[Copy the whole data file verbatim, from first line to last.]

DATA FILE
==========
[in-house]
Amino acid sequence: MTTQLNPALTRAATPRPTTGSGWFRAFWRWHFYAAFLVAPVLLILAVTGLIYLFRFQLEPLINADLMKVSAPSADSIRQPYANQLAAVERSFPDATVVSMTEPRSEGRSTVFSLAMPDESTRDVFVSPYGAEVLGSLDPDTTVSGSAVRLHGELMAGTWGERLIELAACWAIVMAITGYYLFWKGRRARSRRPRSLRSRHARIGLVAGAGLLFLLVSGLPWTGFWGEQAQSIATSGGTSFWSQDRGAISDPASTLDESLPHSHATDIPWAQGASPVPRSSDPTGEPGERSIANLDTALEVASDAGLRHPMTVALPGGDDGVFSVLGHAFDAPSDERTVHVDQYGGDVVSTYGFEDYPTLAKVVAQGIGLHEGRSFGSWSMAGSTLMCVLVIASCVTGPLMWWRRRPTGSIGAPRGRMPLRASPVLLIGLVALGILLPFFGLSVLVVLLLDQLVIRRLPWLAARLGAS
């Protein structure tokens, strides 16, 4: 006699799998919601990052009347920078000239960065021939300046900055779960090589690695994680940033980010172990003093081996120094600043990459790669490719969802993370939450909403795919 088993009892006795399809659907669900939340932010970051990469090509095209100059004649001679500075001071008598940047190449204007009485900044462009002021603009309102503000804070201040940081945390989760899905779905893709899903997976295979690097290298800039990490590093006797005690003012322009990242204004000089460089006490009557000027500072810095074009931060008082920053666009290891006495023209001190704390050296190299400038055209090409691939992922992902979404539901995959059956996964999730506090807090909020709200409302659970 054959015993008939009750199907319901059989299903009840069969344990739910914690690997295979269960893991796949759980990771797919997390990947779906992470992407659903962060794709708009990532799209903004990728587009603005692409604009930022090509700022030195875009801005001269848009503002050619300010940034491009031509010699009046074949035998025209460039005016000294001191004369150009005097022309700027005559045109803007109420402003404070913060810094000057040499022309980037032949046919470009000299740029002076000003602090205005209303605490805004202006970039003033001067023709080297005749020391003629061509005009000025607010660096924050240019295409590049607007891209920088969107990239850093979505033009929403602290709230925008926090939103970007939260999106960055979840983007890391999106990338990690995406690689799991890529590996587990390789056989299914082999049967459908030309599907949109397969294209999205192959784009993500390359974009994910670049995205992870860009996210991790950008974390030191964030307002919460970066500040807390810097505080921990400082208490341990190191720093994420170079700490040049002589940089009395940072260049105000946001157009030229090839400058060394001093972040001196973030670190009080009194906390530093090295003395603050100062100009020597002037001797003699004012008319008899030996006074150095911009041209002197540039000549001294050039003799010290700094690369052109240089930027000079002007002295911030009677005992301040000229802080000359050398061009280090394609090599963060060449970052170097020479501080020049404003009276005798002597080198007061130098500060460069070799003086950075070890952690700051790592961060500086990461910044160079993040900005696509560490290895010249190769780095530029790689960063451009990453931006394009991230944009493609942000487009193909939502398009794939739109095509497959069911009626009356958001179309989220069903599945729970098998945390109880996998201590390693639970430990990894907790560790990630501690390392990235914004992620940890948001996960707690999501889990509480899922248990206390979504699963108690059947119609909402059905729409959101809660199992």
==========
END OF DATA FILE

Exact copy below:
[in-house]
Amino acid sequence: MTTQLNPALTRAATPRPTTGSGWFRAFWRWHFYAAFLVAPVLLILAVTGLIYLFRFQLEPLINADLMKVSAPSADSIRQPYANQLAAVERSFPDATVVSMTEPRSEGRSTVFSLAMPDESTRDVFVSPYGAEVLGSLDPDTTVSGSAVRLHGELMAGTWGERLIELAACWAIVMAITGYYLFWKGRRARSRRPRSLRSRHARIGLVAGAGLLFLLVSGLPWTGFWGEQAQSIATSGGTSFWSQDRGAISDPASTLDESLPHSHATDIPWAQGASPVPRSSDPTGEPGERSIANLDTALEVASDAGLRHPMTVALPGGDDGVFSVLGHAFDAPSDERTVHVDQYGGDVVSTYGFEDYPTLAKVVAQGIGLHEGRSFGSWSMAGSTLMCVLVIASCVTGPLMWWRRRPTGSIGAPRGRMPLRASPVLLIGLVALGILLPFFGLSVLVVLLLDQLVIRRLPWLAARLGAS
């Protein structure tokens, strides 16, 4: 006699799998919601990052009347920078000239960065021939300046900055779960090589690695994680940033980010172990003093081996120094600043990459790669490719969802993370939450909403795919 088993009892006795399809659907669900939340932010970051990469090509095209100059004649001679500075001071008598940047190449204007009485900044462009002021603009309102503000804070201040940081945390989760899905779905893709899903997976295979690097290298800039990490590093006797005690003012322009990242204004000089460089006490009557000027500072810095074009931060008082920053666009290891006495023209001190704390050296190299400038055209090409691939992922992902979404539901995959059956996964999730506090807090909020709200409302659970 054959015993008939009750199907319901059989299903009840069969344990739910914690690997295979269960893991796949759980990771797919997390990947779906992470992407659903962060794709708009990532799209903004990728587009603005692409604009930022090509700022030195875009801005001269848009503002050619300010940034491009031509010699009046074949035998025209460039005016000294001191004369150009005097022309700027005559045109803007109420402003404070913060810094000057040499022309980037032949046919470009000299740029002076000003602090205005209303605490805004202006970039003033001067023709080297005749020391003629061509005009000025607010660096924050240019295409590049607007891209920088969107990239850093979505033009929403602290709230925008926090939103970007939260999106960055979840983007890391999106990338990690995406690689799991890529590996587990390789056989299914082999049967459908030309599907949109397969294209999205192959784009993500390359974009994910670049995205992870860009996210991790950008974390030191964030307002919460970066500040807390810097505080921990400082208490341990190191720093994420170079700490040049002589940089009395940072260049105000946001157009030229090839400058060394001093972040001196973030670190009080009194906390530093090295003395603050100062100009020597002037001797003699004012008319008899030996006074150095911009041209002197540039000549001294050039003799010290700094690369052109240089930027000079002007002295911030009677005992301040000229802080000359050398061009280090394609090599963060060449970052170097020479501080020049404003009276005798002597080198007061130098500060460069070799003086950075070890952690700051790592961060500086990461910044160079993040900005696509560490290895010249190769780095530029790689960063451009990453931006394009991230944009493609942000487009193909939502398009794939739109095509497959069911009626009356958001179309989220069903599945729970098998945390109880996998201590390693639970430990990894907790560790990630501690390392990235914004992620940890948001996960707690999501889990509480899922248990206390979504699963108690059947119609909402059905729409959101809660199992």